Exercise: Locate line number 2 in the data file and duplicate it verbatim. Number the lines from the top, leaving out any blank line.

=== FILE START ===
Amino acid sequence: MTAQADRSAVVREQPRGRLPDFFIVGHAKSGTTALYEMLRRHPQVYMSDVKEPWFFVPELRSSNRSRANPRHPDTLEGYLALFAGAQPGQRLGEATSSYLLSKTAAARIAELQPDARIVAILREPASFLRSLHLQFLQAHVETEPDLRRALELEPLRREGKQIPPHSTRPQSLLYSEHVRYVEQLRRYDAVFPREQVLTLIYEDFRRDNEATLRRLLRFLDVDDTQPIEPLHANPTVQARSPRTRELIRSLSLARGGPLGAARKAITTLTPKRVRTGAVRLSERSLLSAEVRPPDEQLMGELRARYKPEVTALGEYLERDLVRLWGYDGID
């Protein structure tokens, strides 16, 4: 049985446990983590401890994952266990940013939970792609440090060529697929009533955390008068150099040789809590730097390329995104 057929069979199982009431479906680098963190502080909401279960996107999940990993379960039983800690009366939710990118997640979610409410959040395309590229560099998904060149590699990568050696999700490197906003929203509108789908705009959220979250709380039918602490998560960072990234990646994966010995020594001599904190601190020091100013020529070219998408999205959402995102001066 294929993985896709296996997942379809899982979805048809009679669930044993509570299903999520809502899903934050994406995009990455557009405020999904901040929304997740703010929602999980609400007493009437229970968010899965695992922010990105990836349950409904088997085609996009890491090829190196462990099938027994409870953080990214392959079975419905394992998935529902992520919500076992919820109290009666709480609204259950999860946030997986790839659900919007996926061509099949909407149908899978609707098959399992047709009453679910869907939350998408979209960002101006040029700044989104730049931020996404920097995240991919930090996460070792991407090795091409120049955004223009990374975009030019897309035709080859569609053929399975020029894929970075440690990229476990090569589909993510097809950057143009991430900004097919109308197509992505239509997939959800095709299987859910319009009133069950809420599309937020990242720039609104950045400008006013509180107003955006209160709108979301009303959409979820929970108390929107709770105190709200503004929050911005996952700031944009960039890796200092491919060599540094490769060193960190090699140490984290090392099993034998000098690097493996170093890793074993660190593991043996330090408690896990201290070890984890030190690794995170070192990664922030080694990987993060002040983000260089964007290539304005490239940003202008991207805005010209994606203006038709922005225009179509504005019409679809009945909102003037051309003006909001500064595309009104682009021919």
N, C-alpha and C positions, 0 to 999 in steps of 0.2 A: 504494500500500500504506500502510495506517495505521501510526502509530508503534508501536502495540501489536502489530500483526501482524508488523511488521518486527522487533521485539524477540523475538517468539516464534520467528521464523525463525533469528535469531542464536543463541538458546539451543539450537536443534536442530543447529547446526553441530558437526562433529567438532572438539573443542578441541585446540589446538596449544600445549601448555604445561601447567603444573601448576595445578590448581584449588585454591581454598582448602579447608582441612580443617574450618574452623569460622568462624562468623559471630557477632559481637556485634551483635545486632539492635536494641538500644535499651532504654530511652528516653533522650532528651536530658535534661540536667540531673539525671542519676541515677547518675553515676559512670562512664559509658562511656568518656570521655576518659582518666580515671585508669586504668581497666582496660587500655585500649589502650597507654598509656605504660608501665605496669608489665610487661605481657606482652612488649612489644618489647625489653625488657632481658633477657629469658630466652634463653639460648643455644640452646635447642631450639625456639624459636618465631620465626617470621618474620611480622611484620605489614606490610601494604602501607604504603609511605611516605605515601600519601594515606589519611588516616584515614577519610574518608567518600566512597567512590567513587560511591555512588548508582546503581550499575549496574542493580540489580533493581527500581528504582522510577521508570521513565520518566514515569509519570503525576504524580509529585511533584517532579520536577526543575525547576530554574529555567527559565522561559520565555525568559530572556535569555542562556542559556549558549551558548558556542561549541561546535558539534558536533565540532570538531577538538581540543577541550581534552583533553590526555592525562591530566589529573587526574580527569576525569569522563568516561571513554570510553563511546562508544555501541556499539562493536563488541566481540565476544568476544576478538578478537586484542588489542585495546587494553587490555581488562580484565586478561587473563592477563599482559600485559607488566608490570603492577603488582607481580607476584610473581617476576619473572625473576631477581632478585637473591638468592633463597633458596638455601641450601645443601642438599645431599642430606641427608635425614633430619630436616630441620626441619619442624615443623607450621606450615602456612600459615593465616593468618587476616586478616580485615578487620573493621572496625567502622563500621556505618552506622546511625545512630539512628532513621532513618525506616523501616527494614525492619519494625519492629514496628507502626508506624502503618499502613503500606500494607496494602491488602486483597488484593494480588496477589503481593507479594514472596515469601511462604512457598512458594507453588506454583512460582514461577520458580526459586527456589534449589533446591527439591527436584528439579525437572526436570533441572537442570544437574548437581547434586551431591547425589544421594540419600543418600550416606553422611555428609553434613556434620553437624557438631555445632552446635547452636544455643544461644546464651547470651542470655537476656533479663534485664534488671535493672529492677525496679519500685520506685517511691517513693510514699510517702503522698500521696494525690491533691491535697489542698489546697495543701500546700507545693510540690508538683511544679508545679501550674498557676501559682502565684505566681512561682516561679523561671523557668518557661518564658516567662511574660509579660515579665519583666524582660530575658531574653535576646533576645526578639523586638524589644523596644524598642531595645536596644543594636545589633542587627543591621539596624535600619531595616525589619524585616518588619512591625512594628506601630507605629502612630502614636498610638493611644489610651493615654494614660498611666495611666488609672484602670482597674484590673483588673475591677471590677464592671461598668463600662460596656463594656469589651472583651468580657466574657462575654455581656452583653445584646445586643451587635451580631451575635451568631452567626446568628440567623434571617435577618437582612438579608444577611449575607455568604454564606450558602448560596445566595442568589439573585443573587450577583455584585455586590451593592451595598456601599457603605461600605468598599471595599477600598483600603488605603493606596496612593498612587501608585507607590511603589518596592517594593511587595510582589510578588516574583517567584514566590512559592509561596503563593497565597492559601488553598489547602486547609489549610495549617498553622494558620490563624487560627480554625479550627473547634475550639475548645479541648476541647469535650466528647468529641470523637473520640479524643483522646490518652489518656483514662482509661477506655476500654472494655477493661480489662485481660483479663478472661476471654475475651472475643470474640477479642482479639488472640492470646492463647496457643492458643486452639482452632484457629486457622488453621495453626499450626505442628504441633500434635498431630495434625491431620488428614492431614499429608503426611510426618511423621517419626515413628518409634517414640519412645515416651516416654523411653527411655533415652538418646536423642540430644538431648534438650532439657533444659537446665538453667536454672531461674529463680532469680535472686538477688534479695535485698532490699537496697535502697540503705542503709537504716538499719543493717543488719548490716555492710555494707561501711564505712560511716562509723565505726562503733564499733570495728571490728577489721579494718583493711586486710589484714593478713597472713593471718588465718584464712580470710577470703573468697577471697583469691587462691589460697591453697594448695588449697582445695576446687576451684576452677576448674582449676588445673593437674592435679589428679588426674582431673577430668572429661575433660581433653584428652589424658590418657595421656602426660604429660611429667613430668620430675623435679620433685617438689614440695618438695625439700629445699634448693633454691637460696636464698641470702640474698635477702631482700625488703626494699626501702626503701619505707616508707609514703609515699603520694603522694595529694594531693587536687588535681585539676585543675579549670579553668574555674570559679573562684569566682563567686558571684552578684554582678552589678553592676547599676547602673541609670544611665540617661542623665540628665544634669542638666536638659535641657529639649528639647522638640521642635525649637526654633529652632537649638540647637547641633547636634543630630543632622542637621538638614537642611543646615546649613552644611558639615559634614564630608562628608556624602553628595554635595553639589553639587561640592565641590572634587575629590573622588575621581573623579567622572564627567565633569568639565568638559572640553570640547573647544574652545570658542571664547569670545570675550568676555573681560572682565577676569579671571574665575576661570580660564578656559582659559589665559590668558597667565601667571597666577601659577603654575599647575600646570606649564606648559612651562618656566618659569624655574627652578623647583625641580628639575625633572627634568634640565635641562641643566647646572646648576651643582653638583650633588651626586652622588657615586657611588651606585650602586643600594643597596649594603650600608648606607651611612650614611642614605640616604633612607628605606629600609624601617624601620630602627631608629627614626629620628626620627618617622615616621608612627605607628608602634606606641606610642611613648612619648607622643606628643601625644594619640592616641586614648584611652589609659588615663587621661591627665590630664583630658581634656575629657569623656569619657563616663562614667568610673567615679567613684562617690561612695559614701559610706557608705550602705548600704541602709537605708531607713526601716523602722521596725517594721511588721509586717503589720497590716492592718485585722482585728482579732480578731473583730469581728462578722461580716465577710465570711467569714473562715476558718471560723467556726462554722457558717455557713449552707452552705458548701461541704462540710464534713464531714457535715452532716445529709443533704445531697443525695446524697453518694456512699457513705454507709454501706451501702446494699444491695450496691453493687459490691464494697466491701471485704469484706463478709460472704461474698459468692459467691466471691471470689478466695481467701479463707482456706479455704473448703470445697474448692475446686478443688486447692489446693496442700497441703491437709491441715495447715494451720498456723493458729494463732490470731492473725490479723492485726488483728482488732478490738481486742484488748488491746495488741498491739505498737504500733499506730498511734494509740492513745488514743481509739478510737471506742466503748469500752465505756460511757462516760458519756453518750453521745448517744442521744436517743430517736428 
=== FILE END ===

């Protein structure tokens, strides 16, 4: 049985446990983590401890994952266990940013939970792609440090060529697929009533955390008068150099040789809590730097390329995104 057929069979199982009431479906680098963190502080909401279960996107999940990993379960039983800690009366939710990118997640979610409410959040395309590229560099998904060149590699990568050696999700490197906003929203509108789908705009959220979250709380039918602490998560960072990234990646994966010995020594001599904190601190020091100013020529070219998408999205959402995102001066 294929993985896709296996997942379809899982979805048809009679669930044993509570299903999520809502899903934050994406995009990455557009405020999904901040929304997740703010929602999980609400007493009437229970968010899965695992922010990105990836349950409904088997085609996009890491090829190196462990099938027994409870953080990214392959079975419905394992998935529902992520919500076992919820109290009666709480609204259950999860946030997986790839659900919007996926061509099949909407149908899978609707098959399992047709009453679910869907939350998408979209960002101006040029700044989104730049931020996404920097995240991919930090996460070792991407090795091409120049955004223009990374975009030019897309035709080859569609053929399975020029894929970075440690990229476990090569589909993510097809950057143009991430900004097919109308197509992505239509997939959800095709299987859910319009009133069950809420599309937020990242720039609104950045400008006013509180107003955006209160709108979301009303959409979820929970108390929107709770105190709200503004929050911005996952700031944009960039890796200092491919060599540094490769060193960190090699140490984290090392099993034998000098690097493996170093890793074993660190593991043996330090408690896990201290070890984890030190690794995170070192990664922030080694990987993060002040983000260089964007290539304005490239940003202008991207805005010209994606203006038709922005225009179509504005019409679809009945909102003037051309003006909001500064595309009104682009021919």